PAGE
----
Dido, Queen of Carthage/Tamburlaine the Great, Parts One and Two/The Jew of Malta/Doctor Faustus/Edward the Second/The Massacre at Paris
‘When I behold the heavens, then I repent,
And curse thee, wicked Mephistopheles’
Christopher Marlowe – a possible spy with a reputation for atheism who was murdered in mysterious circumstances – courted danger throughout his life. A sense of dark forces operating in all social and political relationships underlies his work. In Dr Faustus, a man of great intellect and even greater ambition craves knowledge, and is prepared to sell his soul to the Devil to achieve it. Tamburlaine attempts to satisfy his desire for greatness through his domination over an ever-growing empire, while Edward II upsets the delicate balance of power in the land and plants the seed of his own murder. All the plays here show Marlowe’s fascination with the tension between weak and strong, sacred and profane.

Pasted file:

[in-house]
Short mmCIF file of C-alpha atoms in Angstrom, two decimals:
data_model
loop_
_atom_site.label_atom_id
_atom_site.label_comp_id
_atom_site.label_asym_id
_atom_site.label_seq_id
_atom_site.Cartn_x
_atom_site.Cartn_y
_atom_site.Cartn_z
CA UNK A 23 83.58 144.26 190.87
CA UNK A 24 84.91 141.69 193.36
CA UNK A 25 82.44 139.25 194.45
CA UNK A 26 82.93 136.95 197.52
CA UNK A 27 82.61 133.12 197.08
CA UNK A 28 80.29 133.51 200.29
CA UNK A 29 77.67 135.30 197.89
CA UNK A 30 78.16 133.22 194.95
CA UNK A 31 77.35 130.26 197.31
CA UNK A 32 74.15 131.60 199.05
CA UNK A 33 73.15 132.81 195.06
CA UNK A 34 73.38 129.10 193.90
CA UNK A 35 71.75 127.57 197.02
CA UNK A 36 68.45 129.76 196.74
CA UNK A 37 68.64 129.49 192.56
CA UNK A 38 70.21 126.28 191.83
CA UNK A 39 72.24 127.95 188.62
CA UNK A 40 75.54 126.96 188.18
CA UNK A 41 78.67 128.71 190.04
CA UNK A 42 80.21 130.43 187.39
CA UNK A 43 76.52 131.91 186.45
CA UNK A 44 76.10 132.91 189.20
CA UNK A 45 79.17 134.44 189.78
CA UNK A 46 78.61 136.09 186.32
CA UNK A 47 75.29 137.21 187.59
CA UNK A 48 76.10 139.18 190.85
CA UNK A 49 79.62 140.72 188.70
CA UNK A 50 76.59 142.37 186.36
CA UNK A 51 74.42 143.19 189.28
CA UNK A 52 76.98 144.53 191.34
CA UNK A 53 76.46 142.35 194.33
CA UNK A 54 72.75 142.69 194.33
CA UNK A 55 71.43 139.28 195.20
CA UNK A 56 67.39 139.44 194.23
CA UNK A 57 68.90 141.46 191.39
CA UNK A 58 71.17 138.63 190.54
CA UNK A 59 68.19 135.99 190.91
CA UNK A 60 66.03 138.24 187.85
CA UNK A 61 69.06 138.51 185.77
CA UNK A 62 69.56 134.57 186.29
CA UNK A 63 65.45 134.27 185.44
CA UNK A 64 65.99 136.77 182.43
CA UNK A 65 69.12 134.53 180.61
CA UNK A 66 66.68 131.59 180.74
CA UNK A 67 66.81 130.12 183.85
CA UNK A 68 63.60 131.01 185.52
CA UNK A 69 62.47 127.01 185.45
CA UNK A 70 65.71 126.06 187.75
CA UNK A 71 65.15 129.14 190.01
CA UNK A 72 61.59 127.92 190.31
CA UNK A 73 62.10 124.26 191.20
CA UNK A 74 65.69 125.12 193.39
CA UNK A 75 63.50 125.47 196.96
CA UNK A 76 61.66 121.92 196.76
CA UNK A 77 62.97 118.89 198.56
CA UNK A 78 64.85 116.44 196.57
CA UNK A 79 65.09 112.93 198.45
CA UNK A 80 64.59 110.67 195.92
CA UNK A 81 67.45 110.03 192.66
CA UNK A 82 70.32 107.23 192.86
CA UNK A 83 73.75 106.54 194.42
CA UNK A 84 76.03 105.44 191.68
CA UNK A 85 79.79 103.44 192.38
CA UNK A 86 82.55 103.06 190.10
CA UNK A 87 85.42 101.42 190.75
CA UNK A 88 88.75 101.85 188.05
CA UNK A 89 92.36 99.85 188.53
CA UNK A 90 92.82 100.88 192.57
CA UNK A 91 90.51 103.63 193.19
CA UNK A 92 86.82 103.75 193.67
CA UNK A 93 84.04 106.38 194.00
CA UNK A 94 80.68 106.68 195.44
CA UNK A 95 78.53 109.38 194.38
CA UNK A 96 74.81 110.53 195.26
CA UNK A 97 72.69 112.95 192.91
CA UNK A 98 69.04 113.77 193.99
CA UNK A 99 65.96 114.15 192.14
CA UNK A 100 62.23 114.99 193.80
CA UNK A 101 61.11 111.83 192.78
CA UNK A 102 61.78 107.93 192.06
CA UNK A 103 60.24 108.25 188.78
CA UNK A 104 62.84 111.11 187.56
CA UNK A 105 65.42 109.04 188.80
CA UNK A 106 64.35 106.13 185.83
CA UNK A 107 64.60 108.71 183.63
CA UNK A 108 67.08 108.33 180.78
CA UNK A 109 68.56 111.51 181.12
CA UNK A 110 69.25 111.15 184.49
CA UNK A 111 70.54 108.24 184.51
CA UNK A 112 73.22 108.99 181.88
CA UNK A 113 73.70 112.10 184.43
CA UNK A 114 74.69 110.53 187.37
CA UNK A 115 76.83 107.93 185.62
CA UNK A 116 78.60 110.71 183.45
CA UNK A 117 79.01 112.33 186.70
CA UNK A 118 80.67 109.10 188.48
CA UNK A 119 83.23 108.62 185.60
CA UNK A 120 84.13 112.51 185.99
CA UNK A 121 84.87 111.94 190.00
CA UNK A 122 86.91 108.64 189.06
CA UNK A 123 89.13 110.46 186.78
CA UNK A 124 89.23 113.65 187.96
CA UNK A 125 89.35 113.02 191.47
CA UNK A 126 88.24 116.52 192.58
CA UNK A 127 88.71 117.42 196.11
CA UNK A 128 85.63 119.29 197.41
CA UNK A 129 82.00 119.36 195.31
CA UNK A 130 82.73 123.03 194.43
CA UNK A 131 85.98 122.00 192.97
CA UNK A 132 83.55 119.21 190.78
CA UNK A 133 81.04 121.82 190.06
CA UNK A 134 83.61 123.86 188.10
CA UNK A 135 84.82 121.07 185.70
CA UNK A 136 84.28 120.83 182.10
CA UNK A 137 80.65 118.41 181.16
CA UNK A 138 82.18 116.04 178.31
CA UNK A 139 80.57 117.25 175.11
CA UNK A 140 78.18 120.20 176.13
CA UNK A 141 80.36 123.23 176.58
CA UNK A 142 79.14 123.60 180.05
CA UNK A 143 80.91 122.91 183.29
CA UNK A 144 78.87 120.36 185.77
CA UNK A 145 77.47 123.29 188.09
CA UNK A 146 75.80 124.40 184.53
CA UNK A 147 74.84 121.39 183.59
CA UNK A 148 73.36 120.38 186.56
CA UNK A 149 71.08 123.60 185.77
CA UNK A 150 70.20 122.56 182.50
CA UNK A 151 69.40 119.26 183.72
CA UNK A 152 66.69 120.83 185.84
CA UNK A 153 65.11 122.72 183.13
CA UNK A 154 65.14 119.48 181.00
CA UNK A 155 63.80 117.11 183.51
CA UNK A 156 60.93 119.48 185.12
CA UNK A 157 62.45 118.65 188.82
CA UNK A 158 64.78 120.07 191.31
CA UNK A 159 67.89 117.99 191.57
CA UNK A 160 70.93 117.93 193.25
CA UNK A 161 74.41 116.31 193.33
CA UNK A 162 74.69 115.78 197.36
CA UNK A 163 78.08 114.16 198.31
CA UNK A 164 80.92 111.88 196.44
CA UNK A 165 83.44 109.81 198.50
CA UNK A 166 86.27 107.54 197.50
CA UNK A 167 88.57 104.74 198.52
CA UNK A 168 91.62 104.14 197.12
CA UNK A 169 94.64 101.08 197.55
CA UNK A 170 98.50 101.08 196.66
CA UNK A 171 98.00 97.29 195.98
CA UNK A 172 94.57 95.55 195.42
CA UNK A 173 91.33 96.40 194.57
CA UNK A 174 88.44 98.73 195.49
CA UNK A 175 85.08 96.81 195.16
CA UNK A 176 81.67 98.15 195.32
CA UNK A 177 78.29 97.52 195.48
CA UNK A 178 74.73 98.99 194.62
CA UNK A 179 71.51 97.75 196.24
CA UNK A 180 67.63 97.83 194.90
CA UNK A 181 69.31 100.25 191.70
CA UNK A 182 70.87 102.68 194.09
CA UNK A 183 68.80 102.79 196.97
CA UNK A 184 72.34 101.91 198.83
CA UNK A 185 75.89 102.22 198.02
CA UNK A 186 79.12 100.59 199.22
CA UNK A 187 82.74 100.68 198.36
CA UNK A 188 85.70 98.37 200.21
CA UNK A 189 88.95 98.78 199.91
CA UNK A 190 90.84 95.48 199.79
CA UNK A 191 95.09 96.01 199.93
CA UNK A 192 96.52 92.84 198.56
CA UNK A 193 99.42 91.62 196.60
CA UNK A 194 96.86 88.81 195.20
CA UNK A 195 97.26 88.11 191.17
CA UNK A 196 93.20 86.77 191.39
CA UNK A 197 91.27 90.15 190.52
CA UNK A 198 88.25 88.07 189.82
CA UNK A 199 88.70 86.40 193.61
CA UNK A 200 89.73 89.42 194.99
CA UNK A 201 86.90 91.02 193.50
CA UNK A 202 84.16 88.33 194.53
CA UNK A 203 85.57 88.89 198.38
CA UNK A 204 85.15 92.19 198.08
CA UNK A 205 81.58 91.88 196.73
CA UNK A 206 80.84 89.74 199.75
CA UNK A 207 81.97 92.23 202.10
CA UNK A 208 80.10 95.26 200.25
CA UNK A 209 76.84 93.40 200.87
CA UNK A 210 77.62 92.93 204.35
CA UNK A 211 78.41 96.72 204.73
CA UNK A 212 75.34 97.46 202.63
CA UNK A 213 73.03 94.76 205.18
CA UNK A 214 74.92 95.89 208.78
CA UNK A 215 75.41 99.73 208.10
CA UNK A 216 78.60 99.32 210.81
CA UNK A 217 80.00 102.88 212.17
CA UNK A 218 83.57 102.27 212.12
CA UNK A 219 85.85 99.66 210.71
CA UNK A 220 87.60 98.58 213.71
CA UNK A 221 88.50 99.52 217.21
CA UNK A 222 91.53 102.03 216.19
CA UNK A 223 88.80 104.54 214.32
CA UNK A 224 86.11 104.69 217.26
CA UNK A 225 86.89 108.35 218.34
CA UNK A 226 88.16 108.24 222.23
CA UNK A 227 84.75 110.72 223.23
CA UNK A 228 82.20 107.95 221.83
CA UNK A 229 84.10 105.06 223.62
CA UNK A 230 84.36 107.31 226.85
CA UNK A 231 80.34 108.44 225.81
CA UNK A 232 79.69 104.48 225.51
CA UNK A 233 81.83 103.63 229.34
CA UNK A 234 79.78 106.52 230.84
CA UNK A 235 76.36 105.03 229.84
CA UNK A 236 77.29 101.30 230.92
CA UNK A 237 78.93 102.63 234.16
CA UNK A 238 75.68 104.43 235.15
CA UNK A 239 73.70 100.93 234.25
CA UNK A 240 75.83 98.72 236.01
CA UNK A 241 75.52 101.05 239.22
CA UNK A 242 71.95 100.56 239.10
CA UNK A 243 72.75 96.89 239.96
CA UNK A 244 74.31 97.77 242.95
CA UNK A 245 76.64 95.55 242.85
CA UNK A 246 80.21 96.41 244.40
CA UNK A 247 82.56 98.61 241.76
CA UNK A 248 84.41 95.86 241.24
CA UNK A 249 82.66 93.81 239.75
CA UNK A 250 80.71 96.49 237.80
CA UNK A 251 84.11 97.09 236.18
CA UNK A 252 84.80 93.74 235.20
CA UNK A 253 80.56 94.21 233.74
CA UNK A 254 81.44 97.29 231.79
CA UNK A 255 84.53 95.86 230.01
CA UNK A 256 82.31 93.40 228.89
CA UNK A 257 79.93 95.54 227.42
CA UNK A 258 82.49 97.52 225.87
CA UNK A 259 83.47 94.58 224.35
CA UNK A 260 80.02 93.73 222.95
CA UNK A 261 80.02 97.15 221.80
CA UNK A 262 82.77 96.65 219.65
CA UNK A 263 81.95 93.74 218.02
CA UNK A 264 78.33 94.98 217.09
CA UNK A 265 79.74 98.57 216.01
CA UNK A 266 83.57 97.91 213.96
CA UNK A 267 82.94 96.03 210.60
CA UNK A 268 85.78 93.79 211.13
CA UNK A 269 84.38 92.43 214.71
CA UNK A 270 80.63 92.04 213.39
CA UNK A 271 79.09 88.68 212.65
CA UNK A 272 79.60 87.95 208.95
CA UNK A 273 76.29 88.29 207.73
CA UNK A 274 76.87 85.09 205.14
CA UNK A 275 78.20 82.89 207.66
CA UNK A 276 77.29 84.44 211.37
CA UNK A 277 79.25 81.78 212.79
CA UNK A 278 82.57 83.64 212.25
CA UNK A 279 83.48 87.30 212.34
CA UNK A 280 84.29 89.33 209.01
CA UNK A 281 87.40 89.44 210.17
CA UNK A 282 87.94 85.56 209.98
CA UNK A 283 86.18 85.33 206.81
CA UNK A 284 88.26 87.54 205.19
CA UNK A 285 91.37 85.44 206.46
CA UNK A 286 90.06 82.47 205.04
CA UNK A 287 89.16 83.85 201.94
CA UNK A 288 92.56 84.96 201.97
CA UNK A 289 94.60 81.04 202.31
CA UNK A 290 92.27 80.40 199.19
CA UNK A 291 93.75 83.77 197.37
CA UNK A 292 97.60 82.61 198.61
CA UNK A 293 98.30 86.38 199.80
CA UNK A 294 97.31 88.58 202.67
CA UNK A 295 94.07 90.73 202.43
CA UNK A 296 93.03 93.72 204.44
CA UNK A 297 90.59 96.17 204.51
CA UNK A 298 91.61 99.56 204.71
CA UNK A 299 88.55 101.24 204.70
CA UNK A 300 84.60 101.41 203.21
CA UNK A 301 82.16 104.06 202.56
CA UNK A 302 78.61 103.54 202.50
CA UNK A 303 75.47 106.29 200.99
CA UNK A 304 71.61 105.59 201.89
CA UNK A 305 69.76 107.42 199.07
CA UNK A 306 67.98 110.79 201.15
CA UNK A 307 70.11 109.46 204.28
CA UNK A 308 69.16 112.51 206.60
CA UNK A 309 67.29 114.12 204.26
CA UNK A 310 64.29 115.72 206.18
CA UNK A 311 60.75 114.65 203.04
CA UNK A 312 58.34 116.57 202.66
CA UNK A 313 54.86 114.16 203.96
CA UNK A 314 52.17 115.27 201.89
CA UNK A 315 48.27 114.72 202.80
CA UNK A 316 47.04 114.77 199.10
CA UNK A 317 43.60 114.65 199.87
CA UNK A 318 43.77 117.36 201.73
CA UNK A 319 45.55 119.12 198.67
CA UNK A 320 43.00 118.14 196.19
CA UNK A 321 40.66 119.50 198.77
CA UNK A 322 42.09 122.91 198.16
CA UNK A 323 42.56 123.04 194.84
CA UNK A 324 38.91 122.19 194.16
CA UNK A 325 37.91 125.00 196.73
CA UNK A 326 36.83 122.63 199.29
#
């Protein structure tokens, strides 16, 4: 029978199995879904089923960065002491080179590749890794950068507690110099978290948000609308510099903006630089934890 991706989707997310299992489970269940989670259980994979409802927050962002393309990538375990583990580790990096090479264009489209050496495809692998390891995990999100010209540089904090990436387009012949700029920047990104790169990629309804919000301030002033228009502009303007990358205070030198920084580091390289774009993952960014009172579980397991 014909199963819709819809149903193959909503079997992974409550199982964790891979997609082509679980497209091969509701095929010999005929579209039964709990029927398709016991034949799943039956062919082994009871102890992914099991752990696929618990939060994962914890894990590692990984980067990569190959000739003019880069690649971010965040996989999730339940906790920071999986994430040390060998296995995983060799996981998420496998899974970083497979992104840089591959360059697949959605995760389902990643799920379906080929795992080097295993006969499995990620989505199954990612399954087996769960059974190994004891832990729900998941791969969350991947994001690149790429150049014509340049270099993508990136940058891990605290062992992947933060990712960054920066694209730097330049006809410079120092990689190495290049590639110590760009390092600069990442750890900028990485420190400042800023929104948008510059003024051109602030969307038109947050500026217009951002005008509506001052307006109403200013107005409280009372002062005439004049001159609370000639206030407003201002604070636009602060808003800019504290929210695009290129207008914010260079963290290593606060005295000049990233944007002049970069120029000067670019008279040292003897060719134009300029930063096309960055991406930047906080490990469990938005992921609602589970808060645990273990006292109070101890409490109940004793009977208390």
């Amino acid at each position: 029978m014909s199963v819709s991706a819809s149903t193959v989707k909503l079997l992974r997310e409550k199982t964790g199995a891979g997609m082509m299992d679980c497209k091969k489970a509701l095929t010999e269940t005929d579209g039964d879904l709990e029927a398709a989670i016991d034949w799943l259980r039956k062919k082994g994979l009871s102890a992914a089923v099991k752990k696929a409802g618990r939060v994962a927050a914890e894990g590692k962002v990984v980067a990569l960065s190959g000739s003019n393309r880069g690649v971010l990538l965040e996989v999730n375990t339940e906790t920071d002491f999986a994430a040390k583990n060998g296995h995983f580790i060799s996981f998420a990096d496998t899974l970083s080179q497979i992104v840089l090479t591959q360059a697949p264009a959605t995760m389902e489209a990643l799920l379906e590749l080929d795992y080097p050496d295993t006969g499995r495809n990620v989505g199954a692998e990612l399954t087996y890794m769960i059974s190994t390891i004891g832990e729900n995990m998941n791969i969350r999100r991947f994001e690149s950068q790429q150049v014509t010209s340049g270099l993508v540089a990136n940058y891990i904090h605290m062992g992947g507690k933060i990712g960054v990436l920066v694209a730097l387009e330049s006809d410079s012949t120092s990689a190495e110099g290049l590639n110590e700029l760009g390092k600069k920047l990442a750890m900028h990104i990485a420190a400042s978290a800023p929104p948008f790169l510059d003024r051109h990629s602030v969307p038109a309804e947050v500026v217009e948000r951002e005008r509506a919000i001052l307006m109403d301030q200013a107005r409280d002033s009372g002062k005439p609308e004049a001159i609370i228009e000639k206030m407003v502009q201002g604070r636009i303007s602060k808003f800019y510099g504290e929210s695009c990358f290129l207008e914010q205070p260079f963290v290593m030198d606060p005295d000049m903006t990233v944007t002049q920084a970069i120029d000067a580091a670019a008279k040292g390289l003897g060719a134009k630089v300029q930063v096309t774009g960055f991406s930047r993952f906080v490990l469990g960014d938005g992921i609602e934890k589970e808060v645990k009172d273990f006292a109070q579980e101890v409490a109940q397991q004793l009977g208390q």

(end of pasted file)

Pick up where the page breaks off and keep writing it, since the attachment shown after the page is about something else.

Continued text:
Frank Romany’s introduction relates the plays to Marlowe’s turbulent religious world. The fully modernized texts have been newly edited from the earliest editions, and the full commentary on each play is supplemented with a glossary and an appendix of mythological and historical allusions.
The Complete Plays
"The Baines Note"
A Note on the Texts
Dido, Queen of Carthage
Tamburlaine the Great, Part One
Tamburlaine the Great, Part Two
The Jew of Malta
Edward the Second
The Massacre at Paris
Appendix: The Massacre at Paris, Scene 19
List of Mythological, Historical and Geographical Names